A group of 14 mothers who had met in the waiting rooms of police stations while trying to discover the whereabouts of their children, organized the first of a continuing series of demonstrations in front of the Presidential Palace on the Plaza de Mayo in Buenos Aires, Argentina. Their children were among the “disappeared” (los desaparecidos), victims of the Argentina’s “dirty war” against its own people.
Each Thursday afternoon they gathered at the Plaza to demand that the fate of the victims be made known. Some of the mothers, including Azucena de Villaflor, their first president, themselves disappeared. In spite of this, the group soon counted some 150 members and eventually grew to several thousand in 1982-83.
continued (info, photos, links). . .
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April 30, 1996
About 120 activists were arrested over the following eight days in Washington, D.C., in support of a fast by Sister Dianna Ortiz. The Ursuline nun had been kidnapped, tortured, and raped by U.S.-trained and supported Guatemalan Army officers in 1989; she was fasting to demand that the U.S. government release information on her assailants.
Sister Diana Ortiz
May 1, 1886
May Day was called Emancipation Day in 1886 when 340,000 went on strike (though it was Saturday it was a regular day of work) in Chicago for the 8-hour workday.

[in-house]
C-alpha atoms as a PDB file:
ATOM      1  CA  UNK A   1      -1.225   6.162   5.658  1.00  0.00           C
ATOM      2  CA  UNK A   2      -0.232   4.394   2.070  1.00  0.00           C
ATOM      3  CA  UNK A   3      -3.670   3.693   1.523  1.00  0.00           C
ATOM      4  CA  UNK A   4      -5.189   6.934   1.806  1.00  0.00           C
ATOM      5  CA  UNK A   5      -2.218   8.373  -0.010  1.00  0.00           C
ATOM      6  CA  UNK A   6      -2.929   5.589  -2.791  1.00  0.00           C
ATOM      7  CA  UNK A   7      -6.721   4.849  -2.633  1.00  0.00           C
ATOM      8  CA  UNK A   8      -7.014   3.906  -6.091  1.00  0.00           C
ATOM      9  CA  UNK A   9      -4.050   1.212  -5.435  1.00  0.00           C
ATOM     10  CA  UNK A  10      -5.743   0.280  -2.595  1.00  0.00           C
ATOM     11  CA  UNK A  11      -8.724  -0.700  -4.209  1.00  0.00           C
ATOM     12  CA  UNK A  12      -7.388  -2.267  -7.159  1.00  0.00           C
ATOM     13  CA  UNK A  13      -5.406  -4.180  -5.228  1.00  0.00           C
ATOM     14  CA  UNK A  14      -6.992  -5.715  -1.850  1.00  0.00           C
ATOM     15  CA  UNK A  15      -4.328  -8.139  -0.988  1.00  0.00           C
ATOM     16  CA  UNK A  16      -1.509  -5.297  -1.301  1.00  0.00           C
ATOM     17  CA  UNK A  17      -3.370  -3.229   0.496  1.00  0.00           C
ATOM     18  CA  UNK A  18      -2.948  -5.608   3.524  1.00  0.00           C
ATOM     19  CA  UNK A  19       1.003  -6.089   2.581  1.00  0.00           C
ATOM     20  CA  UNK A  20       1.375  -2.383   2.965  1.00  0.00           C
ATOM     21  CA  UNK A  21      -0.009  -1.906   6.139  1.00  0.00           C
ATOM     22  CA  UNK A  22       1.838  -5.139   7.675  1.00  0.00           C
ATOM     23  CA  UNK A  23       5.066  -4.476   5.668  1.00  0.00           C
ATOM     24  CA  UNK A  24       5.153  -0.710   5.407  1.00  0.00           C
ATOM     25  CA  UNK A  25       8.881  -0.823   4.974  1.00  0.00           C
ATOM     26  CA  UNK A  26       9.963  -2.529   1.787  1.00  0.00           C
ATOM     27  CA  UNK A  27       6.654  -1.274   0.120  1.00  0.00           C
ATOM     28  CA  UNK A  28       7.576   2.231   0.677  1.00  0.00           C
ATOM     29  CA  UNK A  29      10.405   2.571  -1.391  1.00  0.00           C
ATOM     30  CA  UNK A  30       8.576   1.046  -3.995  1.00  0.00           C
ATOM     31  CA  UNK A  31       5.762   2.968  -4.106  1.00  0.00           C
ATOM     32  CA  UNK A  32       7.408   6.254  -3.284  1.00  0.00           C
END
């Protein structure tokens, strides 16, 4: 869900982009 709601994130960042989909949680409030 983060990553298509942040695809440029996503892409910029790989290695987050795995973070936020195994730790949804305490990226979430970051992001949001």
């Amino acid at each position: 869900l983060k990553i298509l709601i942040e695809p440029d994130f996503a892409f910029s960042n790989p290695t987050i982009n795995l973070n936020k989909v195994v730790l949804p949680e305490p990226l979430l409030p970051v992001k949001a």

May 1, 1890
May Day labor demonstrations spread to thirteen other countries; 30,000 marched in Chicago as the newly prominent American Federation of Labor threw its weight behind the 8-hour day campaign.
May 1, 1933
The Catholic Worker newspaper was founded by Dorothy Day and Peter Maurin. Dorothy Day said, “God meant things to be much easier than we have made them,” and Peter Maurin wanted to build a society “where it is easier for people to be good.”
May 1, 1948
Senator Glen Hearst Taylor (D-Idaho) was arrested in Birmingham, Alabama, for trying to enter a meeting through a door marked for “Negroes” rather than using the “whites only” door, and convicted of disorderly conduct.
Taylor was the Progressive Party candidate for Vice President, running mate of Henry Wallace. He was in Birmingham to address the Southern Negro Youth Congress.
Senator Glen Hearst Taylor
May 1, 1967
Soviet youths openly defied police and danced the twist in Moscow’s Red Square during May Day celebrations. In the early ‘60s the Twist had been banned in Buffalo, New York, and Tampa, Florida. The religious right claimed the Twist was actually a pagan fertility dance.
May 1, 1977
Following a 24-hour occupation at the site of two proposed nuclear power plants in Seabrook, New Hampshire, 1,414 people were arrested.
The non-violent civil disobedience, organized by the Clamshell Alliance, became a model for anti-nuclear direct actions across the country. National and international news coverage brought the issue of nuclear power into public focus and no nuclear reactors were ordered after that time. Those plants already approved eventually went online, including Seabrook Unit I, but Unit II was never built.